Equilibrium seems to be built on a simplistic premise, but many people base their own lives on shallow ideas. That is what haunted me about Equilibrium – the idea people would hate their own emotions and claim to build a rational world is too real.

I take this as a reminder to be careful when judging fictional settings. They may seem too simple – but forget that some people hold very simplistic views. They may seem overly complex, but life can be complicated. The question is neither simplicity nor complexity, sophistication or crudity – but do they help us think and feel.

In the case of Equilibrium, beyond the considerable artistry, it shows a “rationalist” society as a horrible place. The washed-out dark gray of the existence, the emotionally-numbed sadism, were awful. In short, Equilibrium says of its seemingly simplistic world, “yes, this would be awful, yes it would fall apart.”

Then I cast my gaze on the internet and see men declaring their rationalism, their freedom of emotion. I see them dead inside or burning in a rage they call “critical thinking,” insulting people on the internet. They would try to build a world like Equilibrium while saying it was something else.

Let us be careful judging fiction. We may find it is judging us and judging others more than we realized.

Steven Savage

Strange Days: Regretful Artificial Memories

(This column is posted at www.StevenSavage.com and Steve’s Tumblr.  Find out more at my newsletter.)

Strange Days is one of those films more people have heard about than seen. “That cyberpunk film with Ralph Fiennes” is how I usually hear it summed up. Though this 1995 movie has quite a pedigree – written by James Cameron, directed by Kathryn Bigelow – it did not do well in the theater. When I saw it recently, I could see why; Strange Days is a mostly-courageous, mostly-creative film that mostly ignored popular trends.

Seen now, one can see the audacity, and though there are flaws of the “mostly” variety, there’s much to take away.

The Hollow Man

In 1999, right before the end of the millennium, ex-cop Lenny is busy selling the ultimate high – people’s recorded memories. A recording technology called SQUID, once meant for police work, now serves as a way to relive people’s experiences. A bustling underground in other’s lives emerged, and the sleazy-but charming Lenny is ready to make a buck.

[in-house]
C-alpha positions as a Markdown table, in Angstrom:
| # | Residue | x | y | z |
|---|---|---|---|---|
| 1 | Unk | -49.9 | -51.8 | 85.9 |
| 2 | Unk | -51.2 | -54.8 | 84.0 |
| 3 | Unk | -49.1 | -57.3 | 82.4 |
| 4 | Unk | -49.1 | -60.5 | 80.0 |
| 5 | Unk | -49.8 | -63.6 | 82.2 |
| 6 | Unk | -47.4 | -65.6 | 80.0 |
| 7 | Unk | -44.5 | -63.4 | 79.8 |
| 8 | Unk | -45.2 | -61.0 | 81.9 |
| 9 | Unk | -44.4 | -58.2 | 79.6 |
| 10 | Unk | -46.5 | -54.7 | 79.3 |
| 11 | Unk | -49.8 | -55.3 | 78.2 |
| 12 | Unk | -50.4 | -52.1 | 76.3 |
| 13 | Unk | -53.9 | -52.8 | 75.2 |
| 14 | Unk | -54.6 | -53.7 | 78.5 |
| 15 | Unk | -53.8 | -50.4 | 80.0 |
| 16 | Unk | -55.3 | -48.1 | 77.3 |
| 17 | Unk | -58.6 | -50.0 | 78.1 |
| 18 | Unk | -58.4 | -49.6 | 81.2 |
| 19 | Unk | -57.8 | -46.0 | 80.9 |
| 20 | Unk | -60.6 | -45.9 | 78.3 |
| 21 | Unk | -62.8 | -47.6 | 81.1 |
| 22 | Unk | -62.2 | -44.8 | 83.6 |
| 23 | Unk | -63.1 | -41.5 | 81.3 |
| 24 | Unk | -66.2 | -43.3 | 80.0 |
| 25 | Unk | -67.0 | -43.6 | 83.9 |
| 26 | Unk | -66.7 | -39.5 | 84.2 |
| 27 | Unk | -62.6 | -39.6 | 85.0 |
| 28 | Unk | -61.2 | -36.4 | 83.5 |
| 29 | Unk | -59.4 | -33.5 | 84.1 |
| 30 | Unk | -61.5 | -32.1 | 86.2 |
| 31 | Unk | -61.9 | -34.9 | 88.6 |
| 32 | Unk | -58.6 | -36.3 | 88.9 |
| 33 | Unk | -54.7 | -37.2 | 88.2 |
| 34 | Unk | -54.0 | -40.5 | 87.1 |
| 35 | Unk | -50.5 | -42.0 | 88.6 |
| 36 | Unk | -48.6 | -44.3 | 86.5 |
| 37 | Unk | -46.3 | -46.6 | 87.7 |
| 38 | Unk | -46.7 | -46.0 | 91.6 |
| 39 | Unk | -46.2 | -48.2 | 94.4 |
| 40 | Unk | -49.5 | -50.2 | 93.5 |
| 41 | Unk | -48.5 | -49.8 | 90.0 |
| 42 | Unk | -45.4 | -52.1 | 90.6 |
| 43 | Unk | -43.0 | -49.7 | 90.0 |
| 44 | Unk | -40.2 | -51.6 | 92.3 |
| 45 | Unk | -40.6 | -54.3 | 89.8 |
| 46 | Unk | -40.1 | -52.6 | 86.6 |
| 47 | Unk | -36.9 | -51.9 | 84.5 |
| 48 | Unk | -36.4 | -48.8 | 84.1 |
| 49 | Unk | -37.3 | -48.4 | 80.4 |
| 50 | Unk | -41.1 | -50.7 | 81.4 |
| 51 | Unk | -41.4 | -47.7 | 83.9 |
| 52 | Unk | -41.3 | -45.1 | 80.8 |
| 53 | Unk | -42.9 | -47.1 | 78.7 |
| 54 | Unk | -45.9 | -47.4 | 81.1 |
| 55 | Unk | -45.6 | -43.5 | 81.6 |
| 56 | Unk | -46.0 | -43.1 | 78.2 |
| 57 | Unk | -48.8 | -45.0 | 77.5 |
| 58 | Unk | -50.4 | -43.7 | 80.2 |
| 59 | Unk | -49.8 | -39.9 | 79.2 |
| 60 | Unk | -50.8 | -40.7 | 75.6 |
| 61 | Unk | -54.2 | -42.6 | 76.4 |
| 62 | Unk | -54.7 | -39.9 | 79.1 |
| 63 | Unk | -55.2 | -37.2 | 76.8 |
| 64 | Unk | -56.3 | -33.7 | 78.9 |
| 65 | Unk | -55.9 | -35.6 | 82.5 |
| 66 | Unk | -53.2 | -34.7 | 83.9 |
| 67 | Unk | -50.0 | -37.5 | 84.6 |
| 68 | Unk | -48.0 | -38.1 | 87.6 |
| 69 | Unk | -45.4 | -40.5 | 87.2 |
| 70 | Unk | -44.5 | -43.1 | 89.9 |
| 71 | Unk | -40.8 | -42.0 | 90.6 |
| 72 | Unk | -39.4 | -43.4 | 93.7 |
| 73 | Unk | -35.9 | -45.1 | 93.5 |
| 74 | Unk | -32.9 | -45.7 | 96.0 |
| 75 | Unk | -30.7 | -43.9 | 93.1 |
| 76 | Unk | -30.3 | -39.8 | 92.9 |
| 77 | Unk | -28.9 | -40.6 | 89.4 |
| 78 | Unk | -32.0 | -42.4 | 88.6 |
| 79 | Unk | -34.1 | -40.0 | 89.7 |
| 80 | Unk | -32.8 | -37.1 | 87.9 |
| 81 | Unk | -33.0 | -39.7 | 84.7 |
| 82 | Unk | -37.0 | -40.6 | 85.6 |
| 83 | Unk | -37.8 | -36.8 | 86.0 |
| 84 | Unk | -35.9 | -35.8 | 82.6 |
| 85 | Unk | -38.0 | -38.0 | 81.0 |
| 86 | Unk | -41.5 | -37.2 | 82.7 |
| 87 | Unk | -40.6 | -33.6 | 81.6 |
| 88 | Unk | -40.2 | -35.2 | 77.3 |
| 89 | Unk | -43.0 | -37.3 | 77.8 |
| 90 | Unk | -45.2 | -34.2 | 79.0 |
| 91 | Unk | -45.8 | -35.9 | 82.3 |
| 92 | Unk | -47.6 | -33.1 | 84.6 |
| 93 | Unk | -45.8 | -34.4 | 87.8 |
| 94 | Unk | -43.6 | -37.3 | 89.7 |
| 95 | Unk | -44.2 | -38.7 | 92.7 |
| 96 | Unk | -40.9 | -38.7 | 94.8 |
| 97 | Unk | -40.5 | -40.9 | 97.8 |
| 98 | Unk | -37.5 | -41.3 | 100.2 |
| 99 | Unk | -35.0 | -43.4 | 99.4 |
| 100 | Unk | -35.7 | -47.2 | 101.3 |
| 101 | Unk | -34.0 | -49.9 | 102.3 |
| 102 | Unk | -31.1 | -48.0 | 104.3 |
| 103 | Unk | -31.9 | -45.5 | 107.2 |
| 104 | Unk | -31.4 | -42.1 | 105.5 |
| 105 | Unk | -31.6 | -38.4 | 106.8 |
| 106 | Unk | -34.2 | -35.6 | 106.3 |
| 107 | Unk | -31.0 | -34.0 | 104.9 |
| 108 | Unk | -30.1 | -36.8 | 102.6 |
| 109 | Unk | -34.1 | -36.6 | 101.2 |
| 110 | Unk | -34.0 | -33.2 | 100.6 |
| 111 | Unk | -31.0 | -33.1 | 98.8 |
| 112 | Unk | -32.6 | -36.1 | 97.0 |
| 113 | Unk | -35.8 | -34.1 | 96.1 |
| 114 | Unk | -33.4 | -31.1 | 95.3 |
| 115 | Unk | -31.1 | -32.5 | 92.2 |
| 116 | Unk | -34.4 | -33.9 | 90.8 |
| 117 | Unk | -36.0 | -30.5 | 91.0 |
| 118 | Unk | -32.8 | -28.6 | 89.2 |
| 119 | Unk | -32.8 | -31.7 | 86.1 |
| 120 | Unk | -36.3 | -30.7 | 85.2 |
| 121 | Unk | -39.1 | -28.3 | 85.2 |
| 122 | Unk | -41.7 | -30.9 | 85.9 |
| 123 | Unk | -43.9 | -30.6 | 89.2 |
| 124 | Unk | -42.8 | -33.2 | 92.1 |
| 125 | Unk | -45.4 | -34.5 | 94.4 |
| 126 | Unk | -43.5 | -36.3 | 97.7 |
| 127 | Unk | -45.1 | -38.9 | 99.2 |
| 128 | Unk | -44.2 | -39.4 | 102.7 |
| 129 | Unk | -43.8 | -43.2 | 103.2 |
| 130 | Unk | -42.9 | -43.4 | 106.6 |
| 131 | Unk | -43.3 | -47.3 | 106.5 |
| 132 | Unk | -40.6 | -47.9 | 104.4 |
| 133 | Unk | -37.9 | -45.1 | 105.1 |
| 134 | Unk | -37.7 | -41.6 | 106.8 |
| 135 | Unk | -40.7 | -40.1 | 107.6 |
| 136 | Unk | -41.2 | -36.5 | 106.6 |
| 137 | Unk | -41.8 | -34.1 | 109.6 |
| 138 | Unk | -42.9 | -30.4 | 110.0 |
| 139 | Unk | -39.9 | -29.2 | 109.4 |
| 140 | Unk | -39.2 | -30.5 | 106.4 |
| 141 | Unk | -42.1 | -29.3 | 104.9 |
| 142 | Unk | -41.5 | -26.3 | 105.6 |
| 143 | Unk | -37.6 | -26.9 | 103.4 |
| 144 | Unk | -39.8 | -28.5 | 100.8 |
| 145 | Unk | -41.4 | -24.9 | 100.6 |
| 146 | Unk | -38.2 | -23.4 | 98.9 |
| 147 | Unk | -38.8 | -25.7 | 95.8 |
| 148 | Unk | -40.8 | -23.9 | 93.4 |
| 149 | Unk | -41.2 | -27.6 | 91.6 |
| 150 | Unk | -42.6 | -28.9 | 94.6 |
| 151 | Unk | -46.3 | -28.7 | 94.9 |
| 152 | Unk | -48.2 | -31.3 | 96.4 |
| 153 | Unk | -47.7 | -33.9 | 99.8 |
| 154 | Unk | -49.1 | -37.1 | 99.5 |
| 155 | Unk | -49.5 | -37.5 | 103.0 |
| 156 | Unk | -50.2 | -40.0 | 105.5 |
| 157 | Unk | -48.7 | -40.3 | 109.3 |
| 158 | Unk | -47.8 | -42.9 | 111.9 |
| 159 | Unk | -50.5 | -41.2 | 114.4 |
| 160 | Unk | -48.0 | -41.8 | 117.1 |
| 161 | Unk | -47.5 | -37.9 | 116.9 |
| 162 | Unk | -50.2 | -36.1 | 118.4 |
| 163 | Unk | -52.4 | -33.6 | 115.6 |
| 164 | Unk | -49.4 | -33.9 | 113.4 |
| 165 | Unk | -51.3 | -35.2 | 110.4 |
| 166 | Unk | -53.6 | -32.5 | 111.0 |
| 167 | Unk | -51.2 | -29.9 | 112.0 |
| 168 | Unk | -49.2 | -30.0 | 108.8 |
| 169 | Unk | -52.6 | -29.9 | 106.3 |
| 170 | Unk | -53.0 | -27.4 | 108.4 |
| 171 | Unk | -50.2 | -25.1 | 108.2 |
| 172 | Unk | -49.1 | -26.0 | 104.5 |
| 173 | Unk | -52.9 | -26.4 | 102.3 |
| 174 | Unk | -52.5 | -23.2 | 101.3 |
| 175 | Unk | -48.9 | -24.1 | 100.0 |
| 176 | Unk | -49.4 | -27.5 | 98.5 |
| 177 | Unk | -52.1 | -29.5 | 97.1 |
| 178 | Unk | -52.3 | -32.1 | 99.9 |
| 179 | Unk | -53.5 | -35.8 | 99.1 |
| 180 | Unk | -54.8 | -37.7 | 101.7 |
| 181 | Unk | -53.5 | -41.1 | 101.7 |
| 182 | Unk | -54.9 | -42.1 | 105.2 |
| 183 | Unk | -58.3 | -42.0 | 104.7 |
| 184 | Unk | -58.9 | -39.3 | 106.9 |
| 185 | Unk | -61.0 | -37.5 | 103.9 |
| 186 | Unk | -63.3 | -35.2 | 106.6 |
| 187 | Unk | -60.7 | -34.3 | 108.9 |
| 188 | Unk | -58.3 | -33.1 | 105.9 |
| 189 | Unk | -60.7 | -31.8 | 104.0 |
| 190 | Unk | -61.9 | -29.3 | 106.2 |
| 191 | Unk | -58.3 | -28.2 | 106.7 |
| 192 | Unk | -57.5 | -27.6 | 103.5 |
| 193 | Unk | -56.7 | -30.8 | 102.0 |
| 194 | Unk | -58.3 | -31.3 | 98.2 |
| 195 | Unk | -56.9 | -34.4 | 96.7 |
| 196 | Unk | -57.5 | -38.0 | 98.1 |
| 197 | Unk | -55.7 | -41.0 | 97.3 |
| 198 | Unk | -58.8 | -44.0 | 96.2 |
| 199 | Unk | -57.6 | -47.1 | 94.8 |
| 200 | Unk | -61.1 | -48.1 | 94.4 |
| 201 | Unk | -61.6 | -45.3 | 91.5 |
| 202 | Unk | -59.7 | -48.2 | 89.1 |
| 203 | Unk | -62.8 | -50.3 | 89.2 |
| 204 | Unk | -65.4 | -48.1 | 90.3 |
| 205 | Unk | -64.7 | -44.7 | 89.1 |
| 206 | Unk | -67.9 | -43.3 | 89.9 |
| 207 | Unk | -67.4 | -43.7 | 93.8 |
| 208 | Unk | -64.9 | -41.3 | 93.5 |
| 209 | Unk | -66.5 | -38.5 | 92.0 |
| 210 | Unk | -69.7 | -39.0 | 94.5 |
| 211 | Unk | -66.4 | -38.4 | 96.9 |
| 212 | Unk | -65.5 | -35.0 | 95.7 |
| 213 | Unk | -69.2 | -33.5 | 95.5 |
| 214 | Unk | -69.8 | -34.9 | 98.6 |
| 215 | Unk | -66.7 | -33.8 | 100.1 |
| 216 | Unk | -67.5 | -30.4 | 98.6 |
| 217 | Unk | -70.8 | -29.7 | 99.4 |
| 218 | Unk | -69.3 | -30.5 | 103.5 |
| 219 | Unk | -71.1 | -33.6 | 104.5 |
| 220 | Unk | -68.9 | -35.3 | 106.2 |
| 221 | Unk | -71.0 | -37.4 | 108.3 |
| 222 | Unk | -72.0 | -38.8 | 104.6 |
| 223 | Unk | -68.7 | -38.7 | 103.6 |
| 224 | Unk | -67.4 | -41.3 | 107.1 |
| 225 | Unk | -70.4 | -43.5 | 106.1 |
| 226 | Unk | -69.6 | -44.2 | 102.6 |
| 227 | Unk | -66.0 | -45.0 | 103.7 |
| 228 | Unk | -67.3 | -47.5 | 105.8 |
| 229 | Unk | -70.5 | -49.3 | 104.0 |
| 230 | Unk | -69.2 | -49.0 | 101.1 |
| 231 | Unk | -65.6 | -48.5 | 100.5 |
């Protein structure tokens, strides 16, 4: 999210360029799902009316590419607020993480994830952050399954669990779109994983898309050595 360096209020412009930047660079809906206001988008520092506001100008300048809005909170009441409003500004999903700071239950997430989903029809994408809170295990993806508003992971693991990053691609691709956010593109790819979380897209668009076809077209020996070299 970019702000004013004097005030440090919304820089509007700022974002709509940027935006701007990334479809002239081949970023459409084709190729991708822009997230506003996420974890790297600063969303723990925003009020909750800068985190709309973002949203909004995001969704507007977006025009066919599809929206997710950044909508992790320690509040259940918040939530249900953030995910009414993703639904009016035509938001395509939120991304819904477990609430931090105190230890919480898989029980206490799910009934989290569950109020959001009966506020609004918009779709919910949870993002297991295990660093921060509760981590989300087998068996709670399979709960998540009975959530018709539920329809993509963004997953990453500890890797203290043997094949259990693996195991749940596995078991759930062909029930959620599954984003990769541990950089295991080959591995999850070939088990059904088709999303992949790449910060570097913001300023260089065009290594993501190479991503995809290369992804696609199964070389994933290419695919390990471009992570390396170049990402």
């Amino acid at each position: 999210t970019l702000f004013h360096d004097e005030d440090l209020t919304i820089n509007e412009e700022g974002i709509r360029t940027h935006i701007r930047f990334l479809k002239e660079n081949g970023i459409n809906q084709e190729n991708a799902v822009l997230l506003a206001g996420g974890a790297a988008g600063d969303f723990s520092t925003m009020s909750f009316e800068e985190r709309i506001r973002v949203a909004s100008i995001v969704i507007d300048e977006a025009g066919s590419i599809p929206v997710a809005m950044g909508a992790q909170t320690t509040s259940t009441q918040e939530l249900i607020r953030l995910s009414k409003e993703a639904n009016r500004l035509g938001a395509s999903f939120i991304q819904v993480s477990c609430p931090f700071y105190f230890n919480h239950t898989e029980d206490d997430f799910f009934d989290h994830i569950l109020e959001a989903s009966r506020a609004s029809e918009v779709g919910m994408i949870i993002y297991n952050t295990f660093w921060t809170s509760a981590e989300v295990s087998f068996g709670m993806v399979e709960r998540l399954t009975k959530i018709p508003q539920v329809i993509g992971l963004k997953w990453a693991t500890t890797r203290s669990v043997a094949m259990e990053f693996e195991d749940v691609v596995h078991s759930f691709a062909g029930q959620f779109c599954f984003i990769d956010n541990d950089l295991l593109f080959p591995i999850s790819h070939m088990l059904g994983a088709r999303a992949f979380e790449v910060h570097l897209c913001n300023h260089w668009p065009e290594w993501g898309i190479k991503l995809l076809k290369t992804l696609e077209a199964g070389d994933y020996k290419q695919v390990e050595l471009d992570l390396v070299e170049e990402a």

When we meet Lenny (Ralph Finnes), he’s reliving the memories of a crime someone else committed – another high on a portable disk. We soon realize his entire life is trading memories, some contracted for, some sold, all with a market. He relishes his role as a merchant of dreams, even if a little bit of con and trickery is needed.

But Lenny’s life and joy are as false as his fake designer watches. When not trading for experiences, he keeps reliving his life with his former girlfriend Faith (Juliette Lewis). She’s moved on to live with eccentric but powerful music producer Philo (Michael Wincott), while Lenny keeps reliving the same days off of a disk. His life is just a loop of other people’s memories and his recorded ones.

The film explores Lenny slowly and has a rare quality – the courage to explore a concept. The SQUID is the only difference between our worlds, and our gateway to Lenny’s world is Lenny. By seeing his life – and his addiction – we get a natural feel for the impact of technology on people.

Of course, Lenny, is missing a lot of what’s going on.

A Small Man In The Big Picture

Lenny’s world is a small one of recordings, sales, and his two friends. Detective Max (Tom Sizemore, as charmingly sleazy as Fiennes) helps him with cons and provides information. Bodyguard and driver Mace (an incredible Angela Bassett) provides transport and muscle, as well as common sense. They also help him navigate the larger world – and his problems because Lenny is a damaged man.

The Los Angeles of the film is damaged as well and all too believable. Police brutality is a constant, and communities conflict. The murder of a famous Rapper on Philo’s label threatens to set the city aflame. One can almost understand why Lenny finds customers – who wouldn’t want to escape? Lenny’s own withdrawal and delusions seem entirely sensible.